You’ve probably seen the headlines about the Equifax breach but unless you’re in the data business, the facts can be confusing to sort through. What exactly happened and do you need to worry about your personal information being compromised? Let’s break down the details and review how you can protect your personal identity.

What happened? 

Equifax, a consumer credit reporting agency that stores information of about 800 million consumers suffered a major security breach when hackers broke into their database in May. In September Equifax announced the breach, saying that the hackers were able to access the information of an estimated 145.5 million Americans. This information includes names, Social Security numbers, birth dates, addresses, and driver’s license numbers. Additionally, the hackers obtained the credit card numbers of 209,000 US Consumers.

How can you know if you were affected?

Equifax set up a website to help you figure out if you were affected. Equifax will also send out mail notifications to consumers whose credit card numbers or legal documents were breached. However, according to Ron Lieber from the New York Times, some people are finding that Equifax’s site gives them conflicting results each time they enter their information. The company did not respond to Lieber’s questions about issues with the site. He says, “My guess is that [Equifax] is not completely certain whose information was stolen (and that its website still isn’t functioning properly). You should protect yourself accordingly.”

Should you be worried?

With over half the American population affected, you don’t want to cross your fingers and hope that you have nothing to worry about. Particularly given Equifax’s mediocre attempts to inform that affected by the breach, most security experts are recommending that Americans assume they were affected.

That’s because there are real risks associated with having this kind of personal data in the hands of ill-intentioned hackers. Specifically, identity theft is possible. Hackers could use your information to make purchases, gain tax reimbursements, and more. The effects of identity theft can follow you for years. For instance, if your identity thief runs up a huge credit card debt, it could screw up your credit score. Even once you prove that you were victim to identity theft, Lieber cautions, “the time it takes to fix problems” every time you encounter a problem over the years “is incalculable.”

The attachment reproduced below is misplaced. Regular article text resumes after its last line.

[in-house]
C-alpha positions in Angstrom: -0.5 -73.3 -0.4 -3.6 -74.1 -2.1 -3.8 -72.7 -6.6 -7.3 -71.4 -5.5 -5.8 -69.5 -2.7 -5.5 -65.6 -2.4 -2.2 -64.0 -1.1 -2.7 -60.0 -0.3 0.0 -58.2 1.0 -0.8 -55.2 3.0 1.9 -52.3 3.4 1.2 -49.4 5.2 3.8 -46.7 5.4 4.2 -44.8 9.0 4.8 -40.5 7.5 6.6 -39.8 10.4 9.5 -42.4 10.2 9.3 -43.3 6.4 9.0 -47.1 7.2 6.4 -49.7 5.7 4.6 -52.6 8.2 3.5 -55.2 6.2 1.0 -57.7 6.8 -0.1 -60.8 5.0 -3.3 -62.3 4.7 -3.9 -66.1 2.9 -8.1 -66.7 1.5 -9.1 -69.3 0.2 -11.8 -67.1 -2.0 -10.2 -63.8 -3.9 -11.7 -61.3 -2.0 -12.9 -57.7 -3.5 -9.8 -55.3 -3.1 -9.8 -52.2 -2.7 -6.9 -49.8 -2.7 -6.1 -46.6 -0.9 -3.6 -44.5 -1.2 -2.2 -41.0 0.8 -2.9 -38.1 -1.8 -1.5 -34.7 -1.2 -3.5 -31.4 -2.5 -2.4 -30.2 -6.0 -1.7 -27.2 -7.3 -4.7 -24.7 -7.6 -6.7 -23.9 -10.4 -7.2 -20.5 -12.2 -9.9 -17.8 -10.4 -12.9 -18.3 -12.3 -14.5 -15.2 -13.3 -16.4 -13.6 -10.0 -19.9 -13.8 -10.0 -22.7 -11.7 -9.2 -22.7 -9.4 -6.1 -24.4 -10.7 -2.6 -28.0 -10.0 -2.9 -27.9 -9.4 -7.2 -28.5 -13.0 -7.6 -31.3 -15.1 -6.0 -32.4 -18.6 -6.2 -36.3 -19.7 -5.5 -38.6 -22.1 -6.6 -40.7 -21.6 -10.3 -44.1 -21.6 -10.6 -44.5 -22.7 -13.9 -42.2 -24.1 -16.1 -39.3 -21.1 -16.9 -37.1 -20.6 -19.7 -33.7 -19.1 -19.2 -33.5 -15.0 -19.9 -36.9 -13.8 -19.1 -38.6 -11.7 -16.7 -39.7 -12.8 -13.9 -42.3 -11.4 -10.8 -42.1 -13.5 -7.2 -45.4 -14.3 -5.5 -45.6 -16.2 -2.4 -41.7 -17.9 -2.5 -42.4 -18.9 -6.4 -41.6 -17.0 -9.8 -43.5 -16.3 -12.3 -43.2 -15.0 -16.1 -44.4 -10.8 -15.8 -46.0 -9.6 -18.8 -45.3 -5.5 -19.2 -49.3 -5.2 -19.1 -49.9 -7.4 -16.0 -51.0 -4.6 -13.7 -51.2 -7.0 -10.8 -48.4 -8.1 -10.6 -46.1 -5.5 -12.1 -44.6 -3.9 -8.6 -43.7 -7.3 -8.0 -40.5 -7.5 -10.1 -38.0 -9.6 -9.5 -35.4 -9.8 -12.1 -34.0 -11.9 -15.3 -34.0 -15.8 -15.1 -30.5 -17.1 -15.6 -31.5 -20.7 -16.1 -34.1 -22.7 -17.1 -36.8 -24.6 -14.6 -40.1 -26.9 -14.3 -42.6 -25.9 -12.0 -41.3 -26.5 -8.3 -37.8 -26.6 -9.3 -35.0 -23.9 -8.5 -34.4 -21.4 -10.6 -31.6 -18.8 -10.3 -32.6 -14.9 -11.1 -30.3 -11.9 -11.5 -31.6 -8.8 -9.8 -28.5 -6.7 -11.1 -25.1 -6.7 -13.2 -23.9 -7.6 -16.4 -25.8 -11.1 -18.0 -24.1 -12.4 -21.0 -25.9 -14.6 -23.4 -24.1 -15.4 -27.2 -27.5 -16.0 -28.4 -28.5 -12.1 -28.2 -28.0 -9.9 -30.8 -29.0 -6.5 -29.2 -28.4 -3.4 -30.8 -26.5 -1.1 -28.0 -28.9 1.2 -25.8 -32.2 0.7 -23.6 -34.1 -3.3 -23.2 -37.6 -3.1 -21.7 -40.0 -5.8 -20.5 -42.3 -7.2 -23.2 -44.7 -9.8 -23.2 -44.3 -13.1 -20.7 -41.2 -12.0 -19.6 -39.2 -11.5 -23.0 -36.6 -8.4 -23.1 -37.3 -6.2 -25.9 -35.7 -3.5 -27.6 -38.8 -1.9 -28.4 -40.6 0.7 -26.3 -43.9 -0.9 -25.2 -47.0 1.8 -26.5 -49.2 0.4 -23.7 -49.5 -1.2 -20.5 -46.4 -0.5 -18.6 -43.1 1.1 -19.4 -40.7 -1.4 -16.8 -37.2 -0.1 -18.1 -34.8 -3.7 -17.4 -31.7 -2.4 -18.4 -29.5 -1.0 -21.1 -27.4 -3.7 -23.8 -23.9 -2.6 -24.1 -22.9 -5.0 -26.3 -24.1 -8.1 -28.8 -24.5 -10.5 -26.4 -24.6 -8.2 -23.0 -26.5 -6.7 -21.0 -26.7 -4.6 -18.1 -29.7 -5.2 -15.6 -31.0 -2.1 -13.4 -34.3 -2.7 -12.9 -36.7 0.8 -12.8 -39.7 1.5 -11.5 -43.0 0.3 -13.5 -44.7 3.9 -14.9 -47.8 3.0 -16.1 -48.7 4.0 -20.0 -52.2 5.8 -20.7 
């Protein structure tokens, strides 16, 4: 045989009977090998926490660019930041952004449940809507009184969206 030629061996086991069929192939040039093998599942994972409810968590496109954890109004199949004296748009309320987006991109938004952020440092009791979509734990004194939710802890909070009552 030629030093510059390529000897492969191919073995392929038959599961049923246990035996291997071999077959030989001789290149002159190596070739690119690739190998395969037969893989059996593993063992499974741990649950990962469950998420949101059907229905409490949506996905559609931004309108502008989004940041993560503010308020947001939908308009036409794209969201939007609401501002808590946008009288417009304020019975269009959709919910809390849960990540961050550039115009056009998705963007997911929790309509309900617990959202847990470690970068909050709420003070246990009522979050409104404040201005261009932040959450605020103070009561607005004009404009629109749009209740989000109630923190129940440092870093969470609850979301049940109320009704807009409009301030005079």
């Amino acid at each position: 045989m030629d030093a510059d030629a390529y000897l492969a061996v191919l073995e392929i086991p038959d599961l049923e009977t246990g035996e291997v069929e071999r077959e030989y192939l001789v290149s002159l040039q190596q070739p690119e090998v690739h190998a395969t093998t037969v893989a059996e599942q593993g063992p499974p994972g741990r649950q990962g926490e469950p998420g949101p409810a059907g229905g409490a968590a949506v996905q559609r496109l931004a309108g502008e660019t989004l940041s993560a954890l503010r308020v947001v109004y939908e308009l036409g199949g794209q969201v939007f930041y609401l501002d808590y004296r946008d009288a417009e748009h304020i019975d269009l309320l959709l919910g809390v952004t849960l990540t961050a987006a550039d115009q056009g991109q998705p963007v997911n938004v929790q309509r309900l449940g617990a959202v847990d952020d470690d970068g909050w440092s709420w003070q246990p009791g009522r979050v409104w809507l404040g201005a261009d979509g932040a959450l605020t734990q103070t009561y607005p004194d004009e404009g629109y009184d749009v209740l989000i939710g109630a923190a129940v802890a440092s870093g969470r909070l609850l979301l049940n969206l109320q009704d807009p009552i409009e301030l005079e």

If you want to hear all the possible horror stories associated with identity theft, check out Drew Armstrong’s piece, which documents the mortgage, tax and airport troubles victims encounter.

How do you protect yourself? 

Bite the bullet and freeze your credit file at all three credit bureaus: Equifax, Experian, and TransUnion. Or if you’re (understandably) nervous about entering your info on their websites, give them a call:
Equifax: 1-800-685-1111
Experian: 1-888-397-3742
TransUnion: 1-888-909-8872
If you do freeze your credit by phone, be aware that the representative or automated phone system might give you a PIN number quickly and without repetition. Be ready to write down that PIN number, because you’ll need it when you want to unfreeze your credit file in the future, when you want to apply for a new credit card, or when you want to take out a mortgage loan.
You may be wondering why you need to freeze your credit at all three bureaus when only Equifax was affected. The hackers who stole your data could use it to apply for credit with a company that solely checks Experian or TransUnion databases. In that case, you want to make sure you credit is frozen at those bureaus as well.
If you’re married, be sure and have your spouse freeze his or her files as well. Even though you have joint accounts, these bureaus will still maintain separate files for each of you.

As you can see, the Equifax breach could have serious consequences for you and for your credit score. Take the time to protect yourself.